Palestinians say they are undeterred and plan to seek full U.N. membership as a state on territories Israel occupied in the 1967 war. Palestinian President Mahmoud Abbas is to present his application when he speaks to the U.N. on Friday. The issue is dominating high level meetings as countries scramble to try to revive a peace process that has failed for decades.

Middle East
3:00 am
Wed September 21, 2011

Middle East Abuzz With Talk Of Statehood Bid

The uncertainty surrounding the Palestinian's bid for statehood has kicked up mixed feelings in the West Bank and Israel. Far away from the posturing and news stories, ordinary Palestinians and Israelis have their own thoughts on the idea.

Business
3:00 am
Wed September 21, 2011

Business News

David Greene has business news.

Business
3:00 am
Wed September 21, 2011

Senate Panel Delves Into Whether Google Stifles Competition

Google CEO Eric Schmidt testifies before a Senate subcommittee on Wednesday. The panel is examining whether the Internet giant is stifling competition. The European Commission and the Federal Trade Commission have opened inquiries into Google's business practices.

Business
3:00 am
Wed September 21, 2011

Fed May Move To Lower Interest Rates Further

The Federal Reserve is still searching for ways to help boost the economy and lower unemployment. Most economists expect the Fed to announce some sort of action today. David Greene talks to David Wessel of "The Wall Street Journal" about what action the Fed might take.

Business
3:00 am
Wed September 21, 2011

The Last Word In Business

Steve Inskeep has the Last Word in business.

Europe
3:00 am
Wed September 21, 2011

Speculation Grows That Greece Will Default On Its Debts

Greek leaders yesterday held a second telephone conference with the IMF, the European Union and the European Central bank. Greece is hoping for approval of the next scheduled payment of bailout money. There is growing speculation that Greece will default on its debts. The only questions are how and when, and if Greece can still stay within the eurozone.

Movie Interviews
11:00 pm
Tue September 20, 2011

Syd Mead, Still Designing The Future After 50 Years

The classic future: Ridley Scott's Blade Runner, released in 1982, envisioned a cityscape with buildings wrapped in video displays — well before New York's Times Square went digital.
Warner Bros. Pictures

Look around. There's a good chance you'll spot a tablet computer, if you don't have one yourself. Touch-screen phones are even more common. Biometric scanners scan your fingerprints at your bank, or your irises at the airport. They're devices that used to be the stuff of science fiction — the sort of thing you'd see in Star Trek or Blade Runner or Minority Report. Now they're here in the real world. And they're everywhere.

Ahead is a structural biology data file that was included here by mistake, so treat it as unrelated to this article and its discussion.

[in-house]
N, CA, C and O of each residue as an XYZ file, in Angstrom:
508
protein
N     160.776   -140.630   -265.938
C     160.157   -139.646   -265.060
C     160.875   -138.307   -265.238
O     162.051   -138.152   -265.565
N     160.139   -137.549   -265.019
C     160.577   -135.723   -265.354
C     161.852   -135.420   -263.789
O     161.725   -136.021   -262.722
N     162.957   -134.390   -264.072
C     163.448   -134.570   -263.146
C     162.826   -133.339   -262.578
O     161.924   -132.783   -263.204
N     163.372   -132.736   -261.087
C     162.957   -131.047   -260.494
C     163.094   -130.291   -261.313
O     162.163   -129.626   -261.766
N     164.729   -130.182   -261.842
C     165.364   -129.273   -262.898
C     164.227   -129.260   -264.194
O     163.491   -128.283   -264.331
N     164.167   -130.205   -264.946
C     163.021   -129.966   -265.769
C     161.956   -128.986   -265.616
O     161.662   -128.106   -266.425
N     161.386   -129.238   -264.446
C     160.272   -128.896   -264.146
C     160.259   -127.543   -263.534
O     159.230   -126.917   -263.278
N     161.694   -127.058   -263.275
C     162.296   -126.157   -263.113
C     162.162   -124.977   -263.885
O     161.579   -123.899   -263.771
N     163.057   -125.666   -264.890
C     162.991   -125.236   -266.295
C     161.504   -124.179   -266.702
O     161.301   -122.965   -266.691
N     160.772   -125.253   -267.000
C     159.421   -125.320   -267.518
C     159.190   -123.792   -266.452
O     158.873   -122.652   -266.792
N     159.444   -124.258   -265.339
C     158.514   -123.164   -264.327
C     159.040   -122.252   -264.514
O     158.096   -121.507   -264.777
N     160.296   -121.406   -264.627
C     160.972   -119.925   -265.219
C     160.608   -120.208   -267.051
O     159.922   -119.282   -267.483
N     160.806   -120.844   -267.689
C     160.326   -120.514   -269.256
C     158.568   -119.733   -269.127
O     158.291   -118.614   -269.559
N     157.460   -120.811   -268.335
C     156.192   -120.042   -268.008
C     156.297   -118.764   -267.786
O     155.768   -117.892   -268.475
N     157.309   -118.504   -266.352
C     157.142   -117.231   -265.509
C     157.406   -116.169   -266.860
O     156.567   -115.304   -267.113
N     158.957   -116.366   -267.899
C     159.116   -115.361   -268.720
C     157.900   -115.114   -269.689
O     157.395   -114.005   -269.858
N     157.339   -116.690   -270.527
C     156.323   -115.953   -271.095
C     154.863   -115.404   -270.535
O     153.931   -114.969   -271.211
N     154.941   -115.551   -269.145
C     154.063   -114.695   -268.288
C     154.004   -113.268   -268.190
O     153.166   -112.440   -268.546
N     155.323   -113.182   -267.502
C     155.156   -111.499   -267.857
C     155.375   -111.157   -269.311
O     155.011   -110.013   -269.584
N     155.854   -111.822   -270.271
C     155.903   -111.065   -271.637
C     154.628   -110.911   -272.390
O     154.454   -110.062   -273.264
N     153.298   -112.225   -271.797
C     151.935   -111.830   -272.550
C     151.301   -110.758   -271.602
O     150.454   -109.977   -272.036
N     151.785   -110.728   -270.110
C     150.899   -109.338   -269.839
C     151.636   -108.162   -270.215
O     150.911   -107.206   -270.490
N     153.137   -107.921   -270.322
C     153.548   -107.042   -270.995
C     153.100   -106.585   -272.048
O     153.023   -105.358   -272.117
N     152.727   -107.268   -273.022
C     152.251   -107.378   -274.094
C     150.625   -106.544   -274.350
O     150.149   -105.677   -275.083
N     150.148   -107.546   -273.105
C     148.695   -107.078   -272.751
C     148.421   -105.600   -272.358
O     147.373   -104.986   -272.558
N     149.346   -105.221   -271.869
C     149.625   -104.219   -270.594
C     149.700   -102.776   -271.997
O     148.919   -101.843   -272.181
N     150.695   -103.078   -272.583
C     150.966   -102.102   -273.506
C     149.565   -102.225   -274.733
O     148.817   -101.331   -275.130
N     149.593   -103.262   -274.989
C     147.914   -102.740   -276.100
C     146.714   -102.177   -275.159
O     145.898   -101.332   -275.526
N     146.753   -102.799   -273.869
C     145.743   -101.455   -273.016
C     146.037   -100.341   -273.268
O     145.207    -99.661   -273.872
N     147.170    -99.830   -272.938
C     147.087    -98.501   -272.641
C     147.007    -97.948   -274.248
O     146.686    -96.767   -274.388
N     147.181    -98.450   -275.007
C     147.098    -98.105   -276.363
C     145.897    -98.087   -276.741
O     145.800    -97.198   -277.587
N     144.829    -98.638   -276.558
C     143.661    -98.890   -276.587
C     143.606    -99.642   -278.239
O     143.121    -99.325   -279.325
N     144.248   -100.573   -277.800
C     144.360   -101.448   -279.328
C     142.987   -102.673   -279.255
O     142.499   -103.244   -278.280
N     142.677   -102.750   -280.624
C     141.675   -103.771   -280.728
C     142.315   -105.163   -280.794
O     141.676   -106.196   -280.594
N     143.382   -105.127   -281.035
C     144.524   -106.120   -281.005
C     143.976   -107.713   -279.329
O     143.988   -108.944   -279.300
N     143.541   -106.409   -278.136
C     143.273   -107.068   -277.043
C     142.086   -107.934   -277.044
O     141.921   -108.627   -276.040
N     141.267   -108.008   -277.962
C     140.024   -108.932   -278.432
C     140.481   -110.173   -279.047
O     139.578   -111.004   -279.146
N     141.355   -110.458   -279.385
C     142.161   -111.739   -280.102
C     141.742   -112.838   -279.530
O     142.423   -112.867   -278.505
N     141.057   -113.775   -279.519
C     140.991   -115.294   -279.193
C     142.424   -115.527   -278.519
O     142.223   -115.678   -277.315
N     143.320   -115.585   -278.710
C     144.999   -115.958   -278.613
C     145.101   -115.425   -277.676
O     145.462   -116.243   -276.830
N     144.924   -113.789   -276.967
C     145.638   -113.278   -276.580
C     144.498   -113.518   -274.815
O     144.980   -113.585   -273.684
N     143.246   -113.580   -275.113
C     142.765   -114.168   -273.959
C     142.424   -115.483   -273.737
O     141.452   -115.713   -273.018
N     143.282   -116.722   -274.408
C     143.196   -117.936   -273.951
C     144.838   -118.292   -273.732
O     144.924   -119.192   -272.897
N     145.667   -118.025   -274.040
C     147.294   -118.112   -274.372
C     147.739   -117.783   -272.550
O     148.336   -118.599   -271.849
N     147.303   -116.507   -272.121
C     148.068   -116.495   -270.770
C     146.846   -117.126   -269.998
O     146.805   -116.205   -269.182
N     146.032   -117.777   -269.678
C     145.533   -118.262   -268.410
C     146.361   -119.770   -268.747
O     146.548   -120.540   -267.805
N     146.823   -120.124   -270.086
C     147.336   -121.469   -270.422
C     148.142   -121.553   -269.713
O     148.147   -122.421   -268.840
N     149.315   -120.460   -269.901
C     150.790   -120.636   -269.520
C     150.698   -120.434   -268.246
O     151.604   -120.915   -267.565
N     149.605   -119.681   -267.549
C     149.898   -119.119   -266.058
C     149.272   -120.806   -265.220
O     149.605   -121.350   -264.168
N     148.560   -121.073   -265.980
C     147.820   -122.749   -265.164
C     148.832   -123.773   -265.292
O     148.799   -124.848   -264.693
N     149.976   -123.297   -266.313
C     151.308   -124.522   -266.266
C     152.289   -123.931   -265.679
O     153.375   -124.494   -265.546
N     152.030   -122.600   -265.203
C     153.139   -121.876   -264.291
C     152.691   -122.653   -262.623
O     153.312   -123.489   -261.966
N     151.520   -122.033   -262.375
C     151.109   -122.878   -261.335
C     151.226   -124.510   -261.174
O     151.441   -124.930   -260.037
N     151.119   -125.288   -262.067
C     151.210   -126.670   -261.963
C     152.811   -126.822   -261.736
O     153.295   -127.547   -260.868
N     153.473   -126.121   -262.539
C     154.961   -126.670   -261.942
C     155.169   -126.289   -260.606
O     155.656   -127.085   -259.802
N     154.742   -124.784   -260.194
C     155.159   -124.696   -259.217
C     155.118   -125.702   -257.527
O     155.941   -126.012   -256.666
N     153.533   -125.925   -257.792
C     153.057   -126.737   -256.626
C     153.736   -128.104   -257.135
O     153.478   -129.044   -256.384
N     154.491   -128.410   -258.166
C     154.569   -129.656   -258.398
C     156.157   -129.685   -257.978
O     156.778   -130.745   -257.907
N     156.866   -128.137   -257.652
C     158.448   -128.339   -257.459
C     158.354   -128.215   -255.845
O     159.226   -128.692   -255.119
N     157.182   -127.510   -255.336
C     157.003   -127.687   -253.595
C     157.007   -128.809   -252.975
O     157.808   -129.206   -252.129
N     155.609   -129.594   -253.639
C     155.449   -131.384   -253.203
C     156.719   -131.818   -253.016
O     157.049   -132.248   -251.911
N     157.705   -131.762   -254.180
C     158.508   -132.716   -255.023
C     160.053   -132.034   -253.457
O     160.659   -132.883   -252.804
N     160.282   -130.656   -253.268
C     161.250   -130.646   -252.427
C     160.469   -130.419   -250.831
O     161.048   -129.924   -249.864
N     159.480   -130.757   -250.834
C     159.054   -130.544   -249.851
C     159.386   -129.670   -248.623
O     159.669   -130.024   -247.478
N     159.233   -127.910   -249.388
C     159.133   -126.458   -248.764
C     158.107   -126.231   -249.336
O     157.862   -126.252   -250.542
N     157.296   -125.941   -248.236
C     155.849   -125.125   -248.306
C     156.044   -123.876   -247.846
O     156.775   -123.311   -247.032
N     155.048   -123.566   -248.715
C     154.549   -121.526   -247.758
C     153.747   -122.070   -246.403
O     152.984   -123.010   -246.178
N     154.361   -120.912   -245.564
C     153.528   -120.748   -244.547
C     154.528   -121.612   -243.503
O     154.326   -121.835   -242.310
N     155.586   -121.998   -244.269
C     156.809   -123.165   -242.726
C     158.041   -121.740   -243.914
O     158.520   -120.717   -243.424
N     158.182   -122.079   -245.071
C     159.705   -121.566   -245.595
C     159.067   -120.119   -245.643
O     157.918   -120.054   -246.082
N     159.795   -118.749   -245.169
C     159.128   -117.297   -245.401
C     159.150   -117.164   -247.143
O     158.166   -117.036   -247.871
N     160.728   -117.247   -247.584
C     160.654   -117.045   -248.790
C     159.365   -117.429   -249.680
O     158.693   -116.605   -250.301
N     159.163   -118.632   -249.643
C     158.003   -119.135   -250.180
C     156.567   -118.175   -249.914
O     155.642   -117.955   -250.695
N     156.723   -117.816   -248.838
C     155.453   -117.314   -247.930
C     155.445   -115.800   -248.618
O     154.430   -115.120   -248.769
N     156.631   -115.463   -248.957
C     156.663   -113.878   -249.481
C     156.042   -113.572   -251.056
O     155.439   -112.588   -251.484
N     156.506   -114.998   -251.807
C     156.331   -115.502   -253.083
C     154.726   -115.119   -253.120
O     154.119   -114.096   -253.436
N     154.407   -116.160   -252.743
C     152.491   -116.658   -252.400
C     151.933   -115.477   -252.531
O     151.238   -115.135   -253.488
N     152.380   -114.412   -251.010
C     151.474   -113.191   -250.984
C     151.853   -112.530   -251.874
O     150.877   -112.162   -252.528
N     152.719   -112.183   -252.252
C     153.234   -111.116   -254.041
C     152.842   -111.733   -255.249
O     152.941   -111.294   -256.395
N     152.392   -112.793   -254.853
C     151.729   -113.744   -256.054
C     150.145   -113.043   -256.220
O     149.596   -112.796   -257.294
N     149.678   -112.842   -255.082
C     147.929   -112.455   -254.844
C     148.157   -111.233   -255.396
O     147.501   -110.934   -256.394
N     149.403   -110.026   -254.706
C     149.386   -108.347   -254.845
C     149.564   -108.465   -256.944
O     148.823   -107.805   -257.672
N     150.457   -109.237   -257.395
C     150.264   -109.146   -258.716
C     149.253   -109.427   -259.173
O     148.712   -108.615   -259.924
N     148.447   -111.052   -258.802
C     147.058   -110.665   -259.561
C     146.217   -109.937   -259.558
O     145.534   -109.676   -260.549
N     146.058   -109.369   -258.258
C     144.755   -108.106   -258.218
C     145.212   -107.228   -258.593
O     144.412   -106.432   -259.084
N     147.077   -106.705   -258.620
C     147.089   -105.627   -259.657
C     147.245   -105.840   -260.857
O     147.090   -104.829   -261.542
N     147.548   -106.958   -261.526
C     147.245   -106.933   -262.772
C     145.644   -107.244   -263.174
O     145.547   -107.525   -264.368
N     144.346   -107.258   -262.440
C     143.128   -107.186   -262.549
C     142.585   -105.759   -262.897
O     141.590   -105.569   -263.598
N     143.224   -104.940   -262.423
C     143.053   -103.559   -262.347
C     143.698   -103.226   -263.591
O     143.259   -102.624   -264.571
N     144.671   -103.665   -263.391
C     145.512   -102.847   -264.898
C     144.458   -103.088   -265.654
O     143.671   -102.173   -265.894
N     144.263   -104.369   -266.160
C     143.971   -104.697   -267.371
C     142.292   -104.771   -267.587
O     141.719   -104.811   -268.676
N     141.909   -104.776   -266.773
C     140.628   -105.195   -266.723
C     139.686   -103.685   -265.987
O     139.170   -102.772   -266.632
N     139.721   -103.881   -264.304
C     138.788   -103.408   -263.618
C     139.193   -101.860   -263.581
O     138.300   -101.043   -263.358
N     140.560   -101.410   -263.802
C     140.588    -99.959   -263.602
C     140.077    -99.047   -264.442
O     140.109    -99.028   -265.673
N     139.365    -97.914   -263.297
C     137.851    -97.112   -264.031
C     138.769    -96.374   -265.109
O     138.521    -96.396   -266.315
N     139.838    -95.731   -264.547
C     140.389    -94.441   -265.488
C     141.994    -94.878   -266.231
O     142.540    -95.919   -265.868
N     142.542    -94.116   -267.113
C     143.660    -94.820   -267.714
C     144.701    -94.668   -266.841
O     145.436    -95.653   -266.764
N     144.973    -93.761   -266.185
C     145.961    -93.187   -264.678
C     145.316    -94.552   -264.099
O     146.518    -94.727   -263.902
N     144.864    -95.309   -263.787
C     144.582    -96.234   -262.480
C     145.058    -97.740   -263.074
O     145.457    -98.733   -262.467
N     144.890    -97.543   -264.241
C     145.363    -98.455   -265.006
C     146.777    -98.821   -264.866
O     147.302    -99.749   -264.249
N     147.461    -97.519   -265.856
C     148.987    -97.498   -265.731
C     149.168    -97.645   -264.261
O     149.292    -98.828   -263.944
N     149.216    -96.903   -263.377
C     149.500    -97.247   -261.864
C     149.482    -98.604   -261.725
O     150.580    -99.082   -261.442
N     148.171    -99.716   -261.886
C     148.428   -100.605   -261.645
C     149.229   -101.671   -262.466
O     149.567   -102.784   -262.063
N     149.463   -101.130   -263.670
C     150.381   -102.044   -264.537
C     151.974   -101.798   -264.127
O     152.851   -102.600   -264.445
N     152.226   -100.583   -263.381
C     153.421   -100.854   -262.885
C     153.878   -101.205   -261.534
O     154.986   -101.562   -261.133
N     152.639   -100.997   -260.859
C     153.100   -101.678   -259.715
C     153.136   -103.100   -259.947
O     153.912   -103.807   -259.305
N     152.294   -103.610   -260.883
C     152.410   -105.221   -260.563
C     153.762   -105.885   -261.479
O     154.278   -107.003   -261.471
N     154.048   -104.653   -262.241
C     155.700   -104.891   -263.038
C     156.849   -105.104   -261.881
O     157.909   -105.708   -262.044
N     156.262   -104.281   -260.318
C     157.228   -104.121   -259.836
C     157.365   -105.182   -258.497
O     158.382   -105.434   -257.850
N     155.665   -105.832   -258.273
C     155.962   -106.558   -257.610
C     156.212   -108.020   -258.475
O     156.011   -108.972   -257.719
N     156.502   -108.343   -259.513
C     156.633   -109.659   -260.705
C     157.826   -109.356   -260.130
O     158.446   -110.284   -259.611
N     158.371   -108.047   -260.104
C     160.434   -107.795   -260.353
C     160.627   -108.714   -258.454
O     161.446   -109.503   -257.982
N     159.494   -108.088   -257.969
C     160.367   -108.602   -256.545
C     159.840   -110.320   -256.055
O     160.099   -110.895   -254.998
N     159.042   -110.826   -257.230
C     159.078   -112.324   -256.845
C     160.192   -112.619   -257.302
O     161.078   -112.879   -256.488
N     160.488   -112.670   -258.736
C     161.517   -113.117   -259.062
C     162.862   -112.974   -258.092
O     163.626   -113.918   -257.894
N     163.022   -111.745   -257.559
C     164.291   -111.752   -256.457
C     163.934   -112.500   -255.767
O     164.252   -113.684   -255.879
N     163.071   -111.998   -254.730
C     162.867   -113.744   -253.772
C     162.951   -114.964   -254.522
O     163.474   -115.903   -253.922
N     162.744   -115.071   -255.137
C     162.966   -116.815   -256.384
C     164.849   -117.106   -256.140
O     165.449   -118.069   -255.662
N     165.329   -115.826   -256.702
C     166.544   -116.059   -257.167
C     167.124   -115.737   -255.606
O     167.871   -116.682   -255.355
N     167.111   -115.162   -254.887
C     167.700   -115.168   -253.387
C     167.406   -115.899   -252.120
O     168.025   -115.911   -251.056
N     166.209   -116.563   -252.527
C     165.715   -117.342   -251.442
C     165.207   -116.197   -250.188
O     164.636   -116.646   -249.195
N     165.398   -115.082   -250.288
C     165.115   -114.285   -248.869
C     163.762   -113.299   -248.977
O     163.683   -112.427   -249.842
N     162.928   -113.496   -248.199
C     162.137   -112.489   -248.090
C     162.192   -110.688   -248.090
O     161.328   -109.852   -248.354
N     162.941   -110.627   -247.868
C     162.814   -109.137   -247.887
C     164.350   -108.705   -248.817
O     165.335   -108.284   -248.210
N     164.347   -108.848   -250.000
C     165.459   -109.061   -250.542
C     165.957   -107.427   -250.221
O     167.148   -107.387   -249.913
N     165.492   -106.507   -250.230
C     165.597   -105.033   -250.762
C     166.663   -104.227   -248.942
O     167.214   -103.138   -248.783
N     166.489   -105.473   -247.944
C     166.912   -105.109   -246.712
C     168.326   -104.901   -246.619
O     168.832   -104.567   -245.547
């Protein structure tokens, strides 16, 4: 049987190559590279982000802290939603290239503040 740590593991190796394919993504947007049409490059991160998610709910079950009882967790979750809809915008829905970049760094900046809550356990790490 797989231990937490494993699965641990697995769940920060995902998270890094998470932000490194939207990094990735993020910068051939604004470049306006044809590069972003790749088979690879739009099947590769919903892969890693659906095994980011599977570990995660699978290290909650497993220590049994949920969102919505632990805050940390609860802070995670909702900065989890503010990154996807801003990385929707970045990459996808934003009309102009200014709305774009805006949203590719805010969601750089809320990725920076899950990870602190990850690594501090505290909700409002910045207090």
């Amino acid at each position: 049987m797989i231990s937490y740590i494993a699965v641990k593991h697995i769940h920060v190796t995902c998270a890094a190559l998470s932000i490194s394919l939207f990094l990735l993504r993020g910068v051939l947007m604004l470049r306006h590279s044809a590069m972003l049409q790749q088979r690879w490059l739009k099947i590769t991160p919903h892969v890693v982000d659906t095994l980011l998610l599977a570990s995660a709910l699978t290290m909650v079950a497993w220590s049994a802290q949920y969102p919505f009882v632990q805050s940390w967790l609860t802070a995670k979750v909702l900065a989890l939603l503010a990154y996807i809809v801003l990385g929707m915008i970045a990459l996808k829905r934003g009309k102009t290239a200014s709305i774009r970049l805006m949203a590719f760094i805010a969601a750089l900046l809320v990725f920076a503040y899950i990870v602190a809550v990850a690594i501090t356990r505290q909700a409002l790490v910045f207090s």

How did so many films and TV shows get so much right about what was coming down the technological pipeline?

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Sweetness And Light
9:00 pm
Tue September 20, 2011

No Respect For The Women On The Sidelines

Pam Oliver, sideline reporter for Fox Sports, interviews head coach Mike Tomlin of the Pittsburgh Steelers as he leads his team against the Denver Broncos.
Doug Pensinger Getty Images

Originally published on Wed September 21, 2011 3:16 pm

Football season has hardly started and fans are already grousing about sideline reporters. To be sure, sideliners now exist in most all sports, and a handful of them –– notably Craig Sager of Turner, who was apparently in town the day the clown died, and thus got all his clothes –– are downright famous. While Sager is best known for basketball, it is football sideline reporters who are most identified with the sport.

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Afghanistan
11:49 am
Tue September 20, 2011

Afghanistan's Former President Rabbani Assassinated

Burhanuddin Rabbani, the head of the Afghan Peace Council and former president of Afghanistan, was killed in a bombing in the nation's capital.

Around the Nation
6:26 am
Tue September 20, 2011

U.S. Customs Tries To Confiscate Vegemite

Australian Foreign Minister Kevin Rudd was stopped with a jar of Vegemite at an airport this week on his way to New York for the U.N. General Assembly meeting. To U.S. custom officials, the brown spread looked like a "potentially dangerous liquid." Those who don't enjoy the taste, may agree.

Around the Nation